A coastal icon and true family business was delivered a crushing blow on Independence Day, as the famous Otis Café caught fire causing heavy damage. Although the building’s status remains uncertain, one thing is for sure: the Otis community is not going to let the Café die out.
On Thursday, July 4, there were reports of heavy smoke coming from the Café structure at approximately 7:45 p.m. North Lincoln Fire and Rescue (NLFR) was dispatched to the scene and arrived within ten minutes and had the fire extinguished in approximately 30 minutes.
The Café had heavy smoke inside the building and flames were seen from the eaves and chimney. The damage was contained to the kitchen area and attic, according to NLFR, but the smoke and heat throughout the building caused extensive damage.
“Fortunately, nobody was in there and nobody was hurt,” NLFR District Captain Jim Kusz said.
Owner of the Otis Café, Jeff England, was stunned by the news like much of the community, and the impact has been weighing heavy on his mind.
“How do you describe the numbness that this brings?” England said of his initial reaction. “We have so many employees, 24, that are all relying on the income that they’ve gained from this job.”
NLFR responded with five engines, an aerial truck, medic unit and additional staff vehicles, with over two dozen firefighters on the scene. An additional engine from Depoe Bay Fire arrived on scene and an engine from Nestucca Rural Fire and Rescue came to Lincoln City for coverage in the district for the busy Independence Day holiday.
Also one of the first on scene at the fire was Gary Fromm, the owner of the town of Otis.
“They closed at 5 o’clock and I got the call at about 7:30 (p.m.) that there was a fire,” Fromm said. “I got here about 15 minutes later and the flames were already going pretty good.”
Both England and Fromm were at the Café today anxiously awaiting the results of the investigation from the State and County Fire Marshals. They have not been able to fully examine the extent of the damage until the investigation has concluded. However, they fear the worse.
“We’re already talking about doing fundraisers for the building and equipment… I have $135,000 worth of insurance but it looks like it’s obviously going to cost much more,” Fromm, who owns the property, said. “A rebuild will cost a lot of money.”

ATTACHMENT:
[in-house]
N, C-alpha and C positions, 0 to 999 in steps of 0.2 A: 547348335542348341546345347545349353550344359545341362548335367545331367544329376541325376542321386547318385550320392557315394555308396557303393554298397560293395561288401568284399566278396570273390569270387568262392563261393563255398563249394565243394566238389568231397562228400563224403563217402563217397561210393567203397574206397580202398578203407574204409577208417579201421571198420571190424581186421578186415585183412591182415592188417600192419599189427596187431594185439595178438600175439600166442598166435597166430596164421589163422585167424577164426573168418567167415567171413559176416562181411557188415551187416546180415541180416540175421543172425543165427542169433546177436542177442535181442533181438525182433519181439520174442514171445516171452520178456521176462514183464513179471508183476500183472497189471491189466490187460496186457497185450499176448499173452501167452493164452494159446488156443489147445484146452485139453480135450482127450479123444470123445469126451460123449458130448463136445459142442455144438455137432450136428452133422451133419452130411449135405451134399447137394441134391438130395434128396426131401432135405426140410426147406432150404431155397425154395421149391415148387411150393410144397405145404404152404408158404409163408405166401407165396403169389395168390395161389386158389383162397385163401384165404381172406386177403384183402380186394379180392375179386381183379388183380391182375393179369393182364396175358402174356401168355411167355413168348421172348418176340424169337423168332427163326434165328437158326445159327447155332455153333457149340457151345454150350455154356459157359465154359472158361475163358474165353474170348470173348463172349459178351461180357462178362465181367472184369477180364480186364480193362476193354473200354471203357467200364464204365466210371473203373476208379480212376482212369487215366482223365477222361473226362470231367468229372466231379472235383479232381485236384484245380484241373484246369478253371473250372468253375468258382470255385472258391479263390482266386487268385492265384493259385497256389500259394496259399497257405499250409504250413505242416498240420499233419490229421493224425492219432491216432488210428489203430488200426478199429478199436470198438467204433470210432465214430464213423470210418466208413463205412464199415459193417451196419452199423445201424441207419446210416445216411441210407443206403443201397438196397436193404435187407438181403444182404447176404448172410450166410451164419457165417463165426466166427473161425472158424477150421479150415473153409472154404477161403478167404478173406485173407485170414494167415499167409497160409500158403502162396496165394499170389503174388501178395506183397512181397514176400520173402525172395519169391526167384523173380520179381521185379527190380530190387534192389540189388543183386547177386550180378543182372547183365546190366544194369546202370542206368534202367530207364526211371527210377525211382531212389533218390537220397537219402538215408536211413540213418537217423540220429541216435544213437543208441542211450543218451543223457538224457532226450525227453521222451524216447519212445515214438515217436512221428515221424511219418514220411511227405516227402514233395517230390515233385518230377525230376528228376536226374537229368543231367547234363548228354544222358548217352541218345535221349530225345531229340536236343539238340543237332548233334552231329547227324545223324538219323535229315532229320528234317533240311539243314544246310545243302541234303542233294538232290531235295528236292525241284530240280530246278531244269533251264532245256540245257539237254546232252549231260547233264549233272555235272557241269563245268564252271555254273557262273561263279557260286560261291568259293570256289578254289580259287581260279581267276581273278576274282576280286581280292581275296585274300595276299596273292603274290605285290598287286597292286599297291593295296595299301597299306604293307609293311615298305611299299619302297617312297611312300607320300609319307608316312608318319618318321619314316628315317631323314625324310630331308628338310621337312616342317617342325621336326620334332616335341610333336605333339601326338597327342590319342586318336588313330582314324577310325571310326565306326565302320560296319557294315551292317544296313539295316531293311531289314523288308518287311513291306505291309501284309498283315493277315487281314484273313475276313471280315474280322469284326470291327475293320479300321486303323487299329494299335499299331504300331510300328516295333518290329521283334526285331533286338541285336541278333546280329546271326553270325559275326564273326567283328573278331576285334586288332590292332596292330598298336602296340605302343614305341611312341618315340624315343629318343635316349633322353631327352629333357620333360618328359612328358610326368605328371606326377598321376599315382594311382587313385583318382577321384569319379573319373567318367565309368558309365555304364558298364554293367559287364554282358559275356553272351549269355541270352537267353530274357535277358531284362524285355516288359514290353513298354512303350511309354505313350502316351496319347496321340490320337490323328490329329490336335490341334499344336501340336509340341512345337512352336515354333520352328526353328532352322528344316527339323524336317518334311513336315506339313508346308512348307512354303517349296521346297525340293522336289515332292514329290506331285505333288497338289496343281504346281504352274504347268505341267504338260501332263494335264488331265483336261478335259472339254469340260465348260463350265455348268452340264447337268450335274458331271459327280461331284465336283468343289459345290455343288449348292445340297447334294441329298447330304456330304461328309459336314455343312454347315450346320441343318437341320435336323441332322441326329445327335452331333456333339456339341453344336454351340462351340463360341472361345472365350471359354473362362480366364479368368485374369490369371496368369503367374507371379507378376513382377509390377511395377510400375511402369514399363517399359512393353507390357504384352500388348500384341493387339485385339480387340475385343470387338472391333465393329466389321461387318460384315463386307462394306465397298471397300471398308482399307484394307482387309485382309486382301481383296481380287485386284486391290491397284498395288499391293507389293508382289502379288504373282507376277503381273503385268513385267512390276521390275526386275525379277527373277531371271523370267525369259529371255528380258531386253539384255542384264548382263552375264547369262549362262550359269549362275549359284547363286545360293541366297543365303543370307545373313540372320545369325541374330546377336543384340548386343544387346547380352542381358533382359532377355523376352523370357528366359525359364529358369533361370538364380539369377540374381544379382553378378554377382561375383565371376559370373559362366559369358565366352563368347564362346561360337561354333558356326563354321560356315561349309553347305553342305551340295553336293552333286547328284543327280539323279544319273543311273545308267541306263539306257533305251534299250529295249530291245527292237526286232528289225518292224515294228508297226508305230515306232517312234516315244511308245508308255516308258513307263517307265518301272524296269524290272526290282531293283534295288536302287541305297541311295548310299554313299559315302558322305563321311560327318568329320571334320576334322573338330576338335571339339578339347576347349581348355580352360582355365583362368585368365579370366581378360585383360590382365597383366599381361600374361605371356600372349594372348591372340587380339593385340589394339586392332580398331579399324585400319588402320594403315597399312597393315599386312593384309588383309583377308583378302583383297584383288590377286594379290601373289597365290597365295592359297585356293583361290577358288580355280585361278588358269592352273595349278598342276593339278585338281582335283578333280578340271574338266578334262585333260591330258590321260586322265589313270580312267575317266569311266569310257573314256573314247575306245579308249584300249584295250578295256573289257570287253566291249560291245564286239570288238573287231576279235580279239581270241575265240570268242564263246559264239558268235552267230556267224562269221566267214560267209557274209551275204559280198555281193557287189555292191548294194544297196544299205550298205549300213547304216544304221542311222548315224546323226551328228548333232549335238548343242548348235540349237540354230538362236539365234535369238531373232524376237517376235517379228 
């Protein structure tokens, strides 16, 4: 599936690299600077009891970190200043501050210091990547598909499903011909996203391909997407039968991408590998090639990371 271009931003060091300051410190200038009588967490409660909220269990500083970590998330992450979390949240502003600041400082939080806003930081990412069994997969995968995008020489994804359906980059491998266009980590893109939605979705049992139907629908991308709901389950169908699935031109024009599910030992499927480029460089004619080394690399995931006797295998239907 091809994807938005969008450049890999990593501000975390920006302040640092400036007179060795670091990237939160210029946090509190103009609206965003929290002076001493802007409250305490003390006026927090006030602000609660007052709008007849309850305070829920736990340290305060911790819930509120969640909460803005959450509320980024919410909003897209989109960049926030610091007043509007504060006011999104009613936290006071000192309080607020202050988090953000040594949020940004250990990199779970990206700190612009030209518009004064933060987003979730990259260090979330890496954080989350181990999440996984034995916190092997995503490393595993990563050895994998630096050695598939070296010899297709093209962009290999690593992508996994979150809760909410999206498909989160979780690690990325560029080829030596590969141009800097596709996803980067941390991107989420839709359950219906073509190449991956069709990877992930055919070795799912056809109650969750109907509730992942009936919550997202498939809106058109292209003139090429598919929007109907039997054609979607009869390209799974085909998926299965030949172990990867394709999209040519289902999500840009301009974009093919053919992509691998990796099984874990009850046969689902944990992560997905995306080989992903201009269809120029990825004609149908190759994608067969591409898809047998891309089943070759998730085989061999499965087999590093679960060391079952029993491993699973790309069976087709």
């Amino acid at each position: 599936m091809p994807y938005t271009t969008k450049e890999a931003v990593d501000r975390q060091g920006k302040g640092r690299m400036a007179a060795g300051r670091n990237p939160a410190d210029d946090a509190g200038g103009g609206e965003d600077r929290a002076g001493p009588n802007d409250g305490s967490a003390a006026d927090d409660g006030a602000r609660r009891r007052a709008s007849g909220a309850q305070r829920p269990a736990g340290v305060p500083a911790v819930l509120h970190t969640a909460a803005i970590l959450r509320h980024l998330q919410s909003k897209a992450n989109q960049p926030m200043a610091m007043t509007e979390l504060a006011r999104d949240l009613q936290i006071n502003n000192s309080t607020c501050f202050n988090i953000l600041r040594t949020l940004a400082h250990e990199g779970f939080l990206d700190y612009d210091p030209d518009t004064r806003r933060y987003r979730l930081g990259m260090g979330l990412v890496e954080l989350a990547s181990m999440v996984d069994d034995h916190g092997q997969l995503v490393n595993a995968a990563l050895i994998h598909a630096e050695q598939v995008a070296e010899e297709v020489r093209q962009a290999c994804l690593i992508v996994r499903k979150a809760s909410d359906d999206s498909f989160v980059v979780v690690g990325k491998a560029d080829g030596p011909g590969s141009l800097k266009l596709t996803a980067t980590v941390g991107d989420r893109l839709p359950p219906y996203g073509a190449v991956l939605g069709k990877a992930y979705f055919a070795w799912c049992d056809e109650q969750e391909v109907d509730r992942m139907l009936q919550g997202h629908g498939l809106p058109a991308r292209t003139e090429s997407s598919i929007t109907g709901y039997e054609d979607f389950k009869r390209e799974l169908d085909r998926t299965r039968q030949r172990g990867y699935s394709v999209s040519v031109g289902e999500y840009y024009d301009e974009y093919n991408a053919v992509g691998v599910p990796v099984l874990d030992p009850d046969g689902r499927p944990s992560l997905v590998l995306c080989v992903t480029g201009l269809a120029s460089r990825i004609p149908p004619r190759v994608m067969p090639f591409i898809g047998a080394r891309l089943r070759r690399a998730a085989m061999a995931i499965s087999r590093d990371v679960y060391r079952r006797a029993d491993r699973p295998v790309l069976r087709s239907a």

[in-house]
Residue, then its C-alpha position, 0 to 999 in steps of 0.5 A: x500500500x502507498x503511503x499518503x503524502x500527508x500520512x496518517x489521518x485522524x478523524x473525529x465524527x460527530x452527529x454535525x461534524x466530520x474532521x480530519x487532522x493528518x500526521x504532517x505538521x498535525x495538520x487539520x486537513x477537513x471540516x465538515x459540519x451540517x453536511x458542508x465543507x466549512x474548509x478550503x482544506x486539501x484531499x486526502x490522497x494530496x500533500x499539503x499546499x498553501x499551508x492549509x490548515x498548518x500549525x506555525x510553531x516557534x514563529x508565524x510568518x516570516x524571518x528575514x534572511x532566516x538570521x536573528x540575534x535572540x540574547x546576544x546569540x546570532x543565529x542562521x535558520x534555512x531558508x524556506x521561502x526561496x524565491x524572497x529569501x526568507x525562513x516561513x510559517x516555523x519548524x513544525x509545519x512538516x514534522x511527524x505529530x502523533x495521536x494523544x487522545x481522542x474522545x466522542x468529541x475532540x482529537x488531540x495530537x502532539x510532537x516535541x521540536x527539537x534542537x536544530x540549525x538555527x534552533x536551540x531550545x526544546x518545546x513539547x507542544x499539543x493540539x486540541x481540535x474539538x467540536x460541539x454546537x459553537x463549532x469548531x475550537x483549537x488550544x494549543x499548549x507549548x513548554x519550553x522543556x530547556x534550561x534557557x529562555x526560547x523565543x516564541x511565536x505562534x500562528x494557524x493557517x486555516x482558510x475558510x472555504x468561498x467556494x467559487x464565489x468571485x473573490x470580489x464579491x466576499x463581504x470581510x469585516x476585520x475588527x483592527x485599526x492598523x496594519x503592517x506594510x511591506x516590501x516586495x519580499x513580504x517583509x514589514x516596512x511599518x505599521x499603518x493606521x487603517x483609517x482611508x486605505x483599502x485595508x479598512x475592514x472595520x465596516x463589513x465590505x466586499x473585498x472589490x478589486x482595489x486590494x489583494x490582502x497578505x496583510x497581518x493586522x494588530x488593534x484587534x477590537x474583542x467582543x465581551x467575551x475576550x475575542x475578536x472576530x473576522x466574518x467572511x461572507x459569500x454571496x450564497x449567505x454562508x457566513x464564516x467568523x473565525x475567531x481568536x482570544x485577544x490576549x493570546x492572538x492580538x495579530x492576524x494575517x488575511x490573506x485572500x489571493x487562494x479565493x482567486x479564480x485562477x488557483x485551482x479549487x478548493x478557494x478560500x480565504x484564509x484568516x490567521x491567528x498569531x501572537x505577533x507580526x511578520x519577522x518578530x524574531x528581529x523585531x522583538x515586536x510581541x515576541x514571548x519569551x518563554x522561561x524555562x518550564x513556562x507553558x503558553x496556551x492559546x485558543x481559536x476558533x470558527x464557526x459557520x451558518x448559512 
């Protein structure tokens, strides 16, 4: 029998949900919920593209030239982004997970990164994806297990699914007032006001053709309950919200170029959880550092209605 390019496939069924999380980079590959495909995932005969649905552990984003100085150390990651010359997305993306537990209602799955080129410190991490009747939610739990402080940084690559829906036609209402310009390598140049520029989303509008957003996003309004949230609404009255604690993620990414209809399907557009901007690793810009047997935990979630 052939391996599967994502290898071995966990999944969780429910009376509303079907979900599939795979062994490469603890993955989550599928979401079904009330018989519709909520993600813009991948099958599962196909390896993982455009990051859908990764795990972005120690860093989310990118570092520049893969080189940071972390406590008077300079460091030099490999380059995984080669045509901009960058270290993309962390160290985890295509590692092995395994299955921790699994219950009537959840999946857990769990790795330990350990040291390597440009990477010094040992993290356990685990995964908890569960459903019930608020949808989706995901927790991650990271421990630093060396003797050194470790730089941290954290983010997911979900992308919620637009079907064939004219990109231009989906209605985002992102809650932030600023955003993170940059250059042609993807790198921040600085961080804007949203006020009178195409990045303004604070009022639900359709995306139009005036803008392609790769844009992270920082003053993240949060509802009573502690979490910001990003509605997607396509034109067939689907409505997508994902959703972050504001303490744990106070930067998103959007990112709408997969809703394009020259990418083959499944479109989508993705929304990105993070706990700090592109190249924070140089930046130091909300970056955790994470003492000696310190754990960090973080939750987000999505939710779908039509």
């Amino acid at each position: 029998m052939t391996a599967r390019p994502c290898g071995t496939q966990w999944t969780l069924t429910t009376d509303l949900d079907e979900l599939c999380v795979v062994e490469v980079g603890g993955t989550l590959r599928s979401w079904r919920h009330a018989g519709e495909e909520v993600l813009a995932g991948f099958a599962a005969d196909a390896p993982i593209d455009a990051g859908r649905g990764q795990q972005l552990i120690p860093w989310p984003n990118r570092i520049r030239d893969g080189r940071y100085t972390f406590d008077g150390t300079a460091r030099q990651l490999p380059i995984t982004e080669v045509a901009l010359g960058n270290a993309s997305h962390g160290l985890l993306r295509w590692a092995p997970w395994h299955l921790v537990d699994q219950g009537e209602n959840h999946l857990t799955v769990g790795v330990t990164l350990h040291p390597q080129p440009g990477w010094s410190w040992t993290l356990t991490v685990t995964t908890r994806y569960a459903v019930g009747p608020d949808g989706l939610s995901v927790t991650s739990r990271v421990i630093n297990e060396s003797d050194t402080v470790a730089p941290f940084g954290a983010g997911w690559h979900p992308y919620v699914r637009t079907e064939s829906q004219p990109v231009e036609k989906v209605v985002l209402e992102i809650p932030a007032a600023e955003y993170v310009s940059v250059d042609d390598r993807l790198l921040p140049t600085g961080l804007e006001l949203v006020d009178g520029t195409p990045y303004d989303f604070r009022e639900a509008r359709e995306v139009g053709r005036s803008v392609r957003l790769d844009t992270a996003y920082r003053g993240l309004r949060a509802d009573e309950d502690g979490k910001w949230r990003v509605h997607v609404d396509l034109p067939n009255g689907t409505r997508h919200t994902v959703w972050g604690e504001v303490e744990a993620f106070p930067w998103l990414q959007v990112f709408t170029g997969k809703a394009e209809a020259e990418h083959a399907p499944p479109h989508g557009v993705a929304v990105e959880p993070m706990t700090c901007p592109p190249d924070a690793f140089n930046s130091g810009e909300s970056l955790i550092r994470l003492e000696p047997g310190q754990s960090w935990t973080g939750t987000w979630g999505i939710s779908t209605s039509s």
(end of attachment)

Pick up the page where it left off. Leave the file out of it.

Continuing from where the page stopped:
More than a building
England has been the owner of the Café for nearly 23 years and cooked at the popular coastal hub for over eight years prior to his ownership. For him, the Otis Café is much more than just an old building that was constructed in the 1920s.
“I met my wife at the counter here, three of my four sons work for me in the café... My second son is my lead baker and his wife is a waitress, my oldest is my lead cook and manager,” England said. “This is a true family business.”
England pointed out that he has received a great deal of support from the community in the aftermath and he and Gary have already began discussing a few fundraising options that could jumpstart a potential rebuild. Some of the support has come from a few of the bands that recently played at the Otis Music Festival last weekend.
“We actually had people reach out that played here, wanting to help out in any way possible,” Fromm said. “We think we might be able to get some artists come out and do a benefit for the Café.”
Fromm and England have also discussed setting up a temporary kitchen outside and having a limited menu.
“It’s still up in the air but that would keep maybe a handful people employed,” Fromm said.
Assessing the damage
England said the fire looks to have started somewhere in the kitchen and the safe inside the Café remained secure with nothing destroyed inside, possibly ruling out an attempted theft and arson situation. The fire marshals will also be evaluating security tapes that remained unscathed, which may allow them to pinpoint a cause.
“They haven’t given me the official all-clear to look at the damage inside or an official reason for the fire,” England said. “But the community support has been fantastic… they are grieving along with us.”
Since the Otis Café is located in the Cascade Head Scenic-Research Area, land that is controlled by the federal government, Fromm fears that there will be a lot of limitation put on a potential rebuild.
“We all agree that we need to get behind this thing and fight the resistance of the state, county and federal government about rebuilding it if that’s what happens,” Fromm said.
Although the fire created a lot of damage from the smoke, the structure is still intact and Kusz said that it’s possible that it isn’t a total loss.
“It’s all still there, but it’ll take a huge effort to get it cleaned up,” Kusz said. “I’ve seen worse that have been rebuilt again.”
Regardless of what the outcome is, there seems to be no doubt that the Otis Café will be back at some point.
“There’s a lot of people that love this building,” Fromm said. “Otis Café is the heart of Otis and it's on life support, but we're hoping we can bring it back to life.”